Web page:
Hacking Unity Games with Malicious GameObjects

The Unity game engine provides various means for getting external assets into a game, such as AssetBundles, for adding assets at runtime and the Asset Store, for purchasing third-party assets.

It’s possible for a GameObject to execute arbitrary code using no custom scripts, only components that are available by default in Unity. If the game uses Bolt or another visual scripting system, there are even more paths to code execution. In this blog I will cover how a malicious GameObject might get into a game, two specific methods I’m aware of for the GameObject to execute code, and possible ways to mitigate the risk.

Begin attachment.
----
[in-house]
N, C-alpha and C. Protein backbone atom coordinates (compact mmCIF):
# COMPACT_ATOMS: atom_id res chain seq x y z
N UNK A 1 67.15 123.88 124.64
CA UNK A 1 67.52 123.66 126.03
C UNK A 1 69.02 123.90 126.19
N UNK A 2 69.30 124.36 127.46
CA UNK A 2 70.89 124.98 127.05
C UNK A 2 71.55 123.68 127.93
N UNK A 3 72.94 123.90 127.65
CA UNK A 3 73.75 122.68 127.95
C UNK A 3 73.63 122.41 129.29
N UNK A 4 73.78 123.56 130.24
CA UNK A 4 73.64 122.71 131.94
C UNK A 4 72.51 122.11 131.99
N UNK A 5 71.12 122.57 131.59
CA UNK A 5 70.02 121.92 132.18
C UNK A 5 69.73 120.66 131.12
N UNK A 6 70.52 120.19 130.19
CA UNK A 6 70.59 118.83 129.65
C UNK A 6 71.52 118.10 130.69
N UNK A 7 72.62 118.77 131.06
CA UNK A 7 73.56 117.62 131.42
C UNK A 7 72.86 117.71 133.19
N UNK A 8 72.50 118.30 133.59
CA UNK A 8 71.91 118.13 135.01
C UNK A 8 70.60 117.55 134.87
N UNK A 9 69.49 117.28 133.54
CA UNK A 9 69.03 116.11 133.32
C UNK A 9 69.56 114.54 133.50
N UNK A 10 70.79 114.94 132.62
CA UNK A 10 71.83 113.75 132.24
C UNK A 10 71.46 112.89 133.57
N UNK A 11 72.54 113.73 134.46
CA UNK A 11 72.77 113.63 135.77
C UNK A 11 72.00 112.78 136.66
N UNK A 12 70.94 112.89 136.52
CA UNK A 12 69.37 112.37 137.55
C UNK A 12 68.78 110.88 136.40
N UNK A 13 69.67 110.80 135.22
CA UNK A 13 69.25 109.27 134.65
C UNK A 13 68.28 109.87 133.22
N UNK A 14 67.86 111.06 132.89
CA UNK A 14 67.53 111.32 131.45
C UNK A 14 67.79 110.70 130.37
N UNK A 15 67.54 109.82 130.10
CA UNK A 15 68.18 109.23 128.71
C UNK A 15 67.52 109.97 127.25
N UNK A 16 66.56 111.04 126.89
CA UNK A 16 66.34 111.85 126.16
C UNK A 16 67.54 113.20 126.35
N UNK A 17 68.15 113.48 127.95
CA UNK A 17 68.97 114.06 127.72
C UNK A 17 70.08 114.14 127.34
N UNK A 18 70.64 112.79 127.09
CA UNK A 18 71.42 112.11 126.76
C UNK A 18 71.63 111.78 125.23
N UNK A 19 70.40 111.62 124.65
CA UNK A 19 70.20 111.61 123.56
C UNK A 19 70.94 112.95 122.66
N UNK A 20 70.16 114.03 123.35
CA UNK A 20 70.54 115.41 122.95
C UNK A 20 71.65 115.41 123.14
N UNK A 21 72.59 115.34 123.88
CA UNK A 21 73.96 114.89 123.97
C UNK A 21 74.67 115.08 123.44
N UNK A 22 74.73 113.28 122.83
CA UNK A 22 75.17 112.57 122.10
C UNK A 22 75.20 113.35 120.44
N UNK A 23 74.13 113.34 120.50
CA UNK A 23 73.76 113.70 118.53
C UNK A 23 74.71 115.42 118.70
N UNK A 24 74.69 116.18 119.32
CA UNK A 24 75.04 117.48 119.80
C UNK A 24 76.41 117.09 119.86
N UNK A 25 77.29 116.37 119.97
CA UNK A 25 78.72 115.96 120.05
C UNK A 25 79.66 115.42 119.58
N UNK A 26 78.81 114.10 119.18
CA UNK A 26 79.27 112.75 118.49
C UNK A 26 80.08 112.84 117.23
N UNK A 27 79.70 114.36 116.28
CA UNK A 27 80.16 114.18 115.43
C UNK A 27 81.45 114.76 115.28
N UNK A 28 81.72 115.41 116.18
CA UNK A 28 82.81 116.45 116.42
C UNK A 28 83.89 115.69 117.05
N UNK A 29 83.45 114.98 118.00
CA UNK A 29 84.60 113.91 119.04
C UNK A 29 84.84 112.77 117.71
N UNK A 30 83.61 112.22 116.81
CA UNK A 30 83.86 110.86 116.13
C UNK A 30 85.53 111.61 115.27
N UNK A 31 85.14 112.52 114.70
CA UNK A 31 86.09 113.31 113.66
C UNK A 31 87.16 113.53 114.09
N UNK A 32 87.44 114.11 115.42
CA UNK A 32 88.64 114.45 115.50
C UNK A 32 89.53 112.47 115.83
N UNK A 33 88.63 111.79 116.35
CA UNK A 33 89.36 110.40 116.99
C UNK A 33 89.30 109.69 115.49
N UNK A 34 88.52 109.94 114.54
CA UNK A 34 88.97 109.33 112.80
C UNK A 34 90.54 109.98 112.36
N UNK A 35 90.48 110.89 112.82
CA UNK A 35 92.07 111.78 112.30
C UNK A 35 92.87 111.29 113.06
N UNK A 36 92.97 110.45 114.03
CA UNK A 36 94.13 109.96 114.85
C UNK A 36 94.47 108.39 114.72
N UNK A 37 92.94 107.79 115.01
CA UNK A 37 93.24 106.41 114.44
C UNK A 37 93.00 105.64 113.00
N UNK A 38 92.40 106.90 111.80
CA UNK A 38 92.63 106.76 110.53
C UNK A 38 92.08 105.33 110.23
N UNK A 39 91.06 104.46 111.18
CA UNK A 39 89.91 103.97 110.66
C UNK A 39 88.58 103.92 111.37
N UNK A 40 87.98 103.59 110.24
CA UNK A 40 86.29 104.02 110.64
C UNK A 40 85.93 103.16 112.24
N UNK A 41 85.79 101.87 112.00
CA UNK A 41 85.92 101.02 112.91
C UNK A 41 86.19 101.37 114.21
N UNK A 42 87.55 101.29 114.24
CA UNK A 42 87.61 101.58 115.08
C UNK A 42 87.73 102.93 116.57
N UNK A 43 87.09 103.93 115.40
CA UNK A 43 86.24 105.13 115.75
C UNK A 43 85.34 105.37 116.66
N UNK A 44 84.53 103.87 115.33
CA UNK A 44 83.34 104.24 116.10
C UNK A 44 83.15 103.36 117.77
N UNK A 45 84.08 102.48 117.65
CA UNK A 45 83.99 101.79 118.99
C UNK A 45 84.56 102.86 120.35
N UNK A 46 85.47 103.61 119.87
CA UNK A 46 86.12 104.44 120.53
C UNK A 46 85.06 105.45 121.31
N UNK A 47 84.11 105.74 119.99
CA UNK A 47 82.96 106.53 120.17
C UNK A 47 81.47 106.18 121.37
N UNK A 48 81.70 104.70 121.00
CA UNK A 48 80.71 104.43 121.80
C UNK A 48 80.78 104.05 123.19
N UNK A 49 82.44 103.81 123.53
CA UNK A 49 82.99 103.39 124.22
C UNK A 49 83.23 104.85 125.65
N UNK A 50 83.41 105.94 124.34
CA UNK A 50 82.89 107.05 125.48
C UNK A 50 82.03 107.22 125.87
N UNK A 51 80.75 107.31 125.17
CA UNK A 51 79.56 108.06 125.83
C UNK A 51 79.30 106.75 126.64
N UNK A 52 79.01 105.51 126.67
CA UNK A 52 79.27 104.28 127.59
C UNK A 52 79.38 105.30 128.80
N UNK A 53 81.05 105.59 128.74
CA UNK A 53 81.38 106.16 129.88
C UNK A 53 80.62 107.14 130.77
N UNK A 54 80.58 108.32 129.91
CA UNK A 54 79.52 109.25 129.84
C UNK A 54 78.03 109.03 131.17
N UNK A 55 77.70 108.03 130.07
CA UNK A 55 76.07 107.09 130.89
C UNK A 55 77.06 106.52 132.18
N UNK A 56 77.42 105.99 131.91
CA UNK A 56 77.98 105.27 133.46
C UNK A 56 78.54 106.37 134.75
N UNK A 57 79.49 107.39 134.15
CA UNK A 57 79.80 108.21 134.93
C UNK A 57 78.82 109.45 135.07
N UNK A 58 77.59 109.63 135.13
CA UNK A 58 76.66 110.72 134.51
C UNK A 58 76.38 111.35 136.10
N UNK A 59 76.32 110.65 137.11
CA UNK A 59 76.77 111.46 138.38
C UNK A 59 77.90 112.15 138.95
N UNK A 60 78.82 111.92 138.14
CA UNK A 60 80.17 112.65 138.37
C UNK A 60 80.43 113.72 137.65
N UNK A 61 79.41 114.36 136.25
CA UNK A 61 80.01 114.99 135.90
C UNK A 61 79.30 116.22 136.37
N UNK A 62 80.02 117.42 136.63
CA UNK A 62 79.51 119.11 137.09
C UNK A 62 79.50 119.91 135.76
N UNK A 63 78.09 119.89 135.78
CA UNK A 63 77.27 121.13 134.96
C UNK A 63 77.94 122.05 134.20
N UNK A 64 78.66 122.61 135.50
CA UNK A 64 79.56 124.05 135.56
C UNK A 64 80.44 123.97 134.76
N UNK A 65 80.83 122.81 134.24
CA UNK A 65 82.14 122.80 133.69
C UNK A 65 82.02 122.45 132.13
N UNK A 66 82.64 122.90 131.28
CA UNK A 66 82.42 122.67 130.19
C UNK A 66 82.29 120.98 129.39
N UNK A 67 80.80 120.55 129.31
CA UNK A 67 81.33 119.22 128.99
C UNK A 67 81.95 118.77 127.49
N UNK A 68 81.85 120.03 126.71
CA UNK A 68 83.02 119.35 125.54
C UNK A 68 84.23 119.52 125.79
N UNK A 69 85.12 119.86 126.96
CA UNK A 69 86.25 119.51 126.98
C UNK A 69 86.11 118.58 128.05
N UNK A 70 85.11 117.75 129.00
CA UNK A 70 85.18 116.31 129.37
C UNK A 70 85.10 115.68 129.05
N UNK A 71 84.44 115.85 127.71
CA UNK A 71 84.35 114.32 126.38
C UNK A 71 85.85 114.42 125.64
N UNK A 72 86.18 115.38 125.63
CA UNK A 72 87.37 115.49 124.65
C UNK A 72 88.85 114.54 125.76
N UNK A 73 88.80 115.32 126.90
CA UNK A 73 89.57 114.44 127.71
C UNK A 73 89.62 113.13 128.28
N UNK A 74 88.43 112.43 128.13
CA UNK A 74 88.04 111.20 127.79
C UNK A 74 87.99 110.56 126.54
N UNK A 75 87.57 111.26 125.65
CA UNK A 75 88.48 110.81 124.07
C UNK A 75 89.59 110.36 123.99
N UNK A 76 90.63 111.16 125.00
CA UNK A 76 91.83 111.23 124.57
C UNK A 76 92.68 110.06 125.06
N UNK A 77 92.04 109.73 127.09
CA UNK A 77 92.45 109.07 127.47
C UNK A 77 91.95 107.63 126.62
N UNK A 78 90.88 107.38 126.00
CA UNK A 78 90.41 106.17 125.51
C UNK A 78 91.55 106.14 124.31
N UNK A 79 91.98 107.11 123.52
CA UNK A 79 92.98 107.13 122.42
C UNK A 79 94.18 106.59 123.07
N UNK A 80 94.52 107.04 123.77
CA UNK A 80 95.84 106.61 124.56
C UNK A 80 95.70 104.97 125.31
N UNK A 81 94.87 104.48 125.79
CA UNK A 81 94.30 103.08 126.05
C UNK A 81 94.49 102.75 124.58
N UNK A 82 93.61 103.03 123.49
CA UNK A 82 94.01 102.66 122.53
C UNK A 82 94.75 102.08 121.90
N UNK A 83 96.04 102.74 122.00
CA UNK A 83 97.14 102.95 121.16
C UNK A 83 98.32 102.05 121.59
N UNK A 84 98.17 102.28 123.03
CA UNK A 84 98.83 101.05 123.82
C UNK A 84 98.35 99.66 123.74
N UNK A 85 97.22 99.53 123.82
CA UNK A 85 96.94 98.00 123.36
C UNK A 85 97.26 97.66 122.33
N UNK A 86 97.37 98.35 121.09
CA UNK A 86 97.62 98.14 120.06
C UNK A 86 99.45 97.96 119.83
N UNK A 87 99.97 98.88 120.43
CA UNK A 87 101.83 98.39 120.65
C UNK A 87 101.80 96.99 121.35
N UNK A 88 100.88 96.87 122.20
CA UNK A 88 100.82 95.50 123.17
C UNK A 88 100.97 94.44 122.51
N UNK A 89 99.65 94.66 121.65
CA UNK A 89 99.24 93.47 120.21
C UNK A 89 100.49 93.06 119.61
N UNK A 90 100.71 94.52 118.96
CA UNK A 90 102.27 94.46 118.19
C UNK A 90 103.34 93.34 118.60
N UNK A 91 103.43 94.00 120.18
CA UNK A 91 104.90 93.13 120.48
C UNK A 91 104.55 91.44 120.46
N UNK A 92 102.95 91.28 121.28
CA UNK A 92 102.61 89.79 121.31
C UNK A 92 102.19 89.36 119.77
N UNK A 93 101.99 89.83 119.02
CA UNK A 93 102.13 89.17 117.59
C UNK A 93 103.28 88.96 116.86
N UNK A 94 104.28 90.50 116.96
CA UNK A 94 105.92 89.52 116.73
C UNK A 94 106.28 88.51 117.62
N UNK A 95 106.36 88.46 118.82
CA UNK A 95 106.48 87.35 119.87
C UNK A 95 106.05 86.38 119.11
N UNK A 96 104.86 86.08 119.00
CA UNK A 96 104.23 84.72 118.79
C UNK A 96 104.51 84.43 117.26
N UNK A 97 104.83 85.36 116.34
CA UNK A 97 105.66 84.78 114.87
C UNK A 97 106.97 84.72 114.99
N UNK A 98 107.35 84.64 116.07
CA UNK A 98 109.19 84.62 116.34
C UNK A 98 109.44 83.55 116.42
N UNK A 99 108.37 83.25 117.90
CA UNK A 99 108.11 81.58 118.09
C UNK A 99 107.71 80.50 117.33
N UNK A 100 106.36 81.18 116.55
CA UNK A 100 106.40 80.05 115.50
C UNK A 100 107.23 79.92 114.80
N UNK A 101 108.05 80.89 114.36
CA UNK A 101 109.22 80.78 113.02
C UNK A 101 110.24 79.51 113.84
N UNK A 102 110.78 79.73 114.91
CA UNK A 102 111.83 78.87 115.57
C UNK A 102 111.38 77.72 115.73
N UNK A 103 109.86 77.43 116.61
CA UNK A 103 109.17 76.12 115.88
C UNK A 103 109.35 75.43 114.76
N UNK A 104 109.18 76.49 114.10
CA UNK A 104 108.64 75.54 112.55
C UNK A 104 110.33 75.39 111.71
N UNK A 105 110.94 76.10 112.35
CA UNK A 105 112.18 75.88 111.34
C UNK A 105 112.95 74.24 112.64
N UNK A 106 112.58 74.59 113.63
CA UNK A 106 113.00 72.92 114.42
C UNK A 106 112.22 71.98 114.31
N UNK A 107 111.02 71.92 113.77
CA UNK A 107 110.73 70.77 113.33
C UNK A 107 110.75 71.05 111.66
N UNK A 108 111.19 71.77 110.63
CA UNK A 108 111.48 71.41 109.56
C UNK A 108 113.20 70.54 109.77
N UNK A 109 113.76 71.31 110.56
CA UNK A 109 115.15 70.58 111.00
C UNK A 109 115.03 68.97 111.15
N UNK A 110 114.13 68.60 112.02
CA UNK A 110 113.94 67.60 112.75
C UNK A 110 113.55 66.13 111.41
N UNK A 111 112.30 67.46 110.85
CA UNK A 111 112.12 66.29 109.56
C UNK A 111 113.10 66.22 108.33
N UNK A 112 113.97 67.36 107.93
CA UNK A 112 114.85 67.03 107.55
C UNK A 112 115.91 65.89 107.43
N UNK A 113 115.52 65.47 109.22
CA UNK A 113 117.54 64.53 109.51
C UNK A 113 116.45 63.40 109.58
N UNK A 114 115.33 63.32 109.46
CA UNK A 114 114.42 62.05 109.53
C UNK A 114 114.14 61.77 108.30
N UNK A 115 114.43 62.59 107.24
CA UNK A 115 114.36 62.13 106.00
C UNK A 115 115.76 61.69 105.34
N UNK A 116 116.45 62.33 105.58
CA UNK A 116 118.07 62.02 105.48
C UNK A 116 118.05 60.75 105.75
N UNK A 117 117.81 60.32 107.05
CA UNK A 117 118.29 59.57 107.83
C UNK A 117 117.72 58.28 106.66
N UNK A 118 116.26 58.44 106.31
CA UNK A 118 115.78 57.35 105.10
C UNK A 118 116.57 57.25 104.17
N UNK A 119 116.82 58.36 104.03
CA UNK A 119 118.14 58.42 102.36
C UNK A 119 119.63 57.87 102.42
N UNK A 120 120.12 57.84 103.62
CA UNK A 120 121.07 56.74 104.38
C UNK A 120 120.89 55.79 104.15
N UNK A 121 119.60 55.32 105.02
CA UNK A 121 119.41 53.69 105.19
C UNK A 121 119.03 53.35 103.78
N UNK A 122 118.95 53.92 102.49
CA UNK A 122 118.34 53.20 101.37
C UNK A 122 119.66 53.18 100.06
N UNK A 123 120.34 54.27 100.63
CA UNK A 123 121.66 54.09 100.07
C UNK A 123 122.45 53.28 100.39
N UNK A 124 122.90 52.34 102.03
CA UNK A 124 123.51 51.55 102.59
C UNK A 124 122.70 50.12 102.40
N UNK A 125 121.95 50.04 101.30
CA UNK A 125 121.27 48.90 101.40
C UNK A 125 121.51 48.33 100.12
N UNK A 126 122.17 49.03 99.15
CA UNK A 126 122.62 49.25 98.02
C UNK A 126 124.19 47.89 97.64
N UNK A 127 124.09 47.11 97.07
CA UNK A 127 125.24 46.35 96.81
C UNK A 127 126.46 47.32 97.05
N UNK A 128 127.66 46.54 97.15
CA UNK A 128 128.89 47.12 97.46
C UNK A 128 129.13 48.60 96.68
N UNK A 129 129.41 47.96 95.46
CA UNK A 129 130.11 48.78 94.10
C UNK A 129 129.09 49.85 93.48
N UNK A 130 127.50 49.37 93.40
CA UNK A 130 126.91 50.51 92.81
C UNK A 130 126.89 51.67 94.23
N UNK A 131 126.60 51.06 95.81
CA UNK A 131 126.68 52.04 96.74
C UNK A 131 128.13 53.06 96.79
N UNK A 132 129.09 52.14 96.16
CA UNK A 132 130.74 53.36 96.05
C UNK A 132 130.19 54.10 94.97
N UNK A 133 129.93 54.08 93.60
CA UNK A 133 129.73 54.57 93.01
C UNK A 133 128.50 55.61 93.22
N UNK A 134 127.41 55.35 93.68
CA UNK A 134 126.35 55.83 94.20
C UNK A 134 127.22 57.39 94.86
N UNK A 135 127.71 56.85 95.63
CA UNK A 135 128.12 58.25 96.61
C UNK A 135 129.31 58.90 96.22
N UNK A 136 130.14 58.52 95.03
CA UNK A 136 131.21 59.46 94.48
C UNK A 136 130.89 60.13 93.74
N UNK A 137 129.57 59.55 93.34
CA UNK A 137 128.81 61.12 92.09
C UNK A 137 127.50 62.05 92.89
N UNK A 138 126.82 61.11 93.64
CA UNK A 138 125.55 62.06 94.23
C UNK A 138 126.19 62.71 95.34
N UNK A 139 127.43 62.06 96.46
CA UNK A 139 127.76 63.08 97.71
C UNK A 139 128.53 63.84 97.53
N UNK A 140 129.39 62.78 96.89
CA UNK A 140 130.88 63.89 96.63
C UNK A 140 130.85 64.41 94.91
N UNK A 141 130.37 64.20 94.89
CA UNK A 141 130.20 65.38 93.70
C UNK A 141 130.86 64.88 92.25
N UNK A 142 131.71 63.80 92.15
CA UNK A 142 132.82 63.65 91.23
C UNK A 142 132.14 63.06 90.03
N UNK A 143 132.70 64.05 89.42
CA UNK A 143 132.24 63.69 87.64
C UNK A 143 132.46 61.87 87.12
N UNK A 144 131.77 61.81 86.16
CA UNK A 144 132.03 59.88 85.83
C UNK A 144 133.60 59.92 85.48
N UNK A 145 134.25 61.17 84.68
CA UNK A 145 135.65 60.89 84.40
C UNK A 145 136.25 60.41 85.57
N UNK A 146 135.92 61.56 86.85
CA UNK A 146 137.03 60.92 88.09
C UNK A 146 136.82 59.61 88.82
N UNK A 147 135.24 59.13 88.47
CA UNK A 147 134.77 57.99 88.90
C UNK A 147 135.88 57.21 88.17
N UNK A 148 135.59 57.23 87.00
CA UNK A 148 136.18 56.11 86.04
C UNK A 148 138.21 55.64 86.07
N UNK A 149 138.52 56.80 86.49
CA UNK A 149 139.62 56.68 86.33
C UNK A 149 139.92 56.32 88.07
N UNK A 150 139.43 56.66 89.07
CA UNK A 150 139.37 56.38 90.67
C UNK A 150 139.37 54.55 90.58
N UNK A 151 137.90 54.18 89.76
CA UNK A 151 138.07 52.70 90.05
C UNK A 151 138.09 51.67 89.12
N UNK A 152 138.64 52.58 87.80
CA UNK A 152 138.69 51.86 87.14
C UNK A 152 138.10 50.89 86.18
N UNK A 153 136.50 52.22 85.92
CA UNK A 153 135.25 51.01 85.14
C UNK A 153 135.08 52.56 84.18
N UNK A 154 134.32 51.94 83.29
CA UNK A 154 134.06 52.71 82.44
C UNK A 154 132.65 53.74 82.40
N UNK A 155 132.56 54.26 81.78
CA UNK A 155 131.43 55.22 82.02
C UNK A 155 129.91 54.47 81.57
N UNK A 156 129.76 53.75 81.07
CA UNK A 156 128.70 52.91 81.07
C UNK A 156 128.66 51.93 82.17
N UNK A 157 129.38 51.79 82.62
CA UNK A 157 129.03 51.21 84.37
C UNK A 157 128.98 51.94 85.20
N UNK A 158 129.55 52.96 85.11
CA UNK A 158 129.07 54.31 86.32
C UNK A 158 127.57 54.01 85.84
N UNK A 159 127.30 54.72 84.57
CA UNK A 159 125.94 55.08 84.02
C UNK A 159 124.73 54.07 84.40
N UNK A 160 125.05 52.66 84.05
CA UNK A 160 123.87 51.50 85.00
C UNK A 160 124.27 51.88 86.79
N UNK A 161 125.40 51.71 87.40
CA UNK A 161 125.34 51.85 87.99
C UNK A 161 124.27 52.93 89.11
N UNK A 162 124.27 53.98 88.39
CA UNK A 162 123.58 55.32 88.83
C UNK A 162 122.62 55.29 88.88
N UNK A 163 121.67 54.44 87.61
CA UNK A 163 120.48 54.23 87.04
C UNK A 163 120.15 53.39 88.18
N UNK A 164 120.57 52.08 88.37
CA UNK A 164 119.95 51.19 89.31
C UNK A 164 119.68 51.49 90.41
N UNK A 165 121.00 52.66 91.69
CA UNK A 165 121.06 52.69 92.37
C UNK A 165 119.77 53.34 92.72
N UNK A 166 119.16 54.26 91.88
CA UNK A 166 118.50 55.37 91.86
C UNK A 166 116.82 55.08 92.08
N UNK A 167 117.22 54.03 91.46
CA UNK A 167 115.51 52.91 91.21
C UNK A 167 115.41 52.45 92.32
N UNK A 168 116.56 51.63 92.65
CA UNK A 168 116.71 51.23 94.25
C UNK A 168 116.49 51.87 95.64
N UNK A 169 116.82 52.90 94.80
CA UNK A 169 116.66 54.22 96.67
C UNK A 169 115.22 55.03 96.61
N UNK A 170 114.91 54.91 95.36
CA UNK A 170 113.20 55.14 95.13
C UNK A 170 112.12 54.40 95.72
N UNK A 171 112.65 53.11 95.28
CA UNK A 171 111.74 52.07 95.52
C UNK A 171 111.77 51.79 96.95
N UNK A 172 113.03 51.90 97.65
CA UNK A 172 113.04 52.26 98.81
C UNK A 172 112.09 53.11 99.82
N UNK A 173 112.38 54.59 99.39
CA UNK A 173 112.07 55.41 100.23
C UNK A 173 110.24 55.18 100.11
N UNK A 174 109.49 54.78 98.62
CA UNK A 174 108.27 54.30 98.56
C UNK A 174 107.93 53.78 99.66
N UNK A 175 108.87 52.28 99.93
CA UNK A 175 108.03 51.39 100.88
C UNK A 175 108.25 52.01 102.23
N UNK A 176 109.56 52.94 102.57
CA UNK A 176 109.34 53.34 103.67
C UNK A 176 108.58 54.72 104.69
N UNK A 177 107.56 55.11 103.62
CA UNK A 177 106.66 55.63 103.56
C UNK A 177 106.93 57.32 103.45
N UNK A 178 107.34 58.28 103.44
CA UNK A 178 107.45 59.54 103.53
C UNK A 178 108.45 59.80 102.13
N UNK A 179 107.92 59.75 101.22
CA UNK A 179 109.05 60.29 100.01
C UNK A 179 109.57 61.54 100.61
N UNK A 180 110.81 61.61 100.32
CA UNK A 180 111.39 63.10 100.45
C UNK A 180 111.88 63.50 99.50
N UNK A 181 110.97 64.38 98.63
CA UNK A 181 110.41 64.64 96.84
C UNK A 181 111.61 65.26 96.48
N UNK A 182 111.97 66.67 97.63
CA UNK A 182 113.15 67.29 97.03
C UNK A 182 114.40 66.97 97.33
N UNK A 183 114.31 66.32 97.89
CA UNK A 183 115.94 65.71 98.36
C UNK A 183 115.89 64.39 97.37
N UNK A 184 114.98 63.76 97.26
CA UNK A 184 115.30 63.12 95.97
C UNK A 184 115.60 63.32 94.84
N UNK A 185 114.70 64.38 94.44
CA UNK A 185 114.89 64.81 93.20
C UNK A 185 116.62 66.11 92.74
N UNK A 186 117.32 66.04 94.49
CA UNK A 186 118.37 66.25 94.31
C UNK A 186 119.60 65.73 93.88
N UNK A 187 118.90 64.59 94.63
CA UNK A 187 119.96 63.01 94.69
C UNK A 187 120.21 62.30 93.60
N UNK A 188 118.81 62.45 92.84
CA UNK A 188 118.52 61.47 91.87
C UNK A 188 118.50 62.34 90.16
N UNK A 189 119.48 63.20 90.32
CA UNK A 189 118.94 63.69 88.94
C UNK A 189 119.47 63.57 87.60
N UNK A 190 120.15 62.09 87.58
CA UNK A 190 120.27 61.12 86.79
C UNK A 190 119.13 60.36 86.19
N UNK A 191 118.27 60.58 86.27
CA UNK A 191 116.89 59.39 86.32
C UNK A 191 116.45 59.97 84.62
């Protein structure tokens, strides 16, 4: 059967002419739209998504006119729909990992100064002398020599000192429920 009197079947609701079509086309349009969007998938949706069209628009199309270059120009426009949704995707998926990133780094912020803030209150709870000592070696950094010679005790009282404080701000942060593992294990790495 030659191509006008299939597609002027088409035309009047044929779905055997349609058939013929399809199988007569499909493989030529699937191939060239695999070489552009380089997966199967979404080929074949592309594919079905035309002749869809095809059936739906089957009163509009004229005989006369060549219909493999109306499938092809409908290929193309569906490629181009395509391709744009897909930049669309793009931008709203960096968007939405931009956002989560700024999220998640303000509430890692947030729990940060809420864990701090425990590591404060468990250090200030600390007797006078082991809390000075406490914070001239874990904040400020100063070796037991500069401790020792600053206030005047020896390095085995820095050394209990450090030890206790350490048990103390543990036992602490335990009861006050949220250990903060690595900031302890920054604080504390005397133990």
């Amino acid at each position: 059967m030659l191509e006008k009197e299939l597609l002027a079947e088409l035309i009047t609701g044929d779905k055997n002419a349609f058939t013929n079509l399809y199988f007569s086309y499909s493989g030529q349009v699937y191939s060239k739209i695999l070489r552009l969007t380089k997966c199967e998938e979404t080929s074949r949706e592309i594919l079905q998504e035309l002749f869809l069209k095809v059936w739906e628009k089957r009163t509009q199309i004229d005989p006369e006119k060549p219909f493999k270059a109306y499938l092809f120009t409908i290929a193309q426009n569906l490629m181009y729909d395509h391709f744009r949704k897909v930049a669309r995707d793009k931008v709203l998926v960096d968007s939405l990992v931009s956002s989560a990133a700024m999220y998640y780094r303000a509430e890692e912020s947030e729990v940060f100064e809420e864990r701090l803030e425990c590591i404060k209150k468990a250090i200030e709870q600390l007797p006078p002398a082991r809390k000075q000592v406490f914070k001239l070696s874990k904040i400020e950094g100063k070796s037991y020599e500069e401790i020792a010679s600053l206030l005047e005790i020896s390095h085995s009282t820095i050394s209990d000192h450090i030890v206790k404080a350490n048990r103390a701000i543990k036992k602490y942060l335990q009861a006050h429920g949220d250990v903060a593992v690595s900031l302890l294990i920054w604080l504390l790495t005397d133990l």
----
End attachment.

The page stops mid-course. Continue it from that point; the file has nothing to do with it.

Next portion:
Dependency Confusion Vulnerabilities in Unity Game Development

The Unity game engine has a package manager which allows packaged code and assets to be imported into a game, with dependencies automatically handled. Originally this was used only for Unity-produced packages, such as the GUI system. Later Unity began allowing private registries so that game studios can maintain their own internal packages. The IncludeSec research team found that the previous advice to Unity game developers to stand up their own package manager left them vulnerable to dependency confusion by default.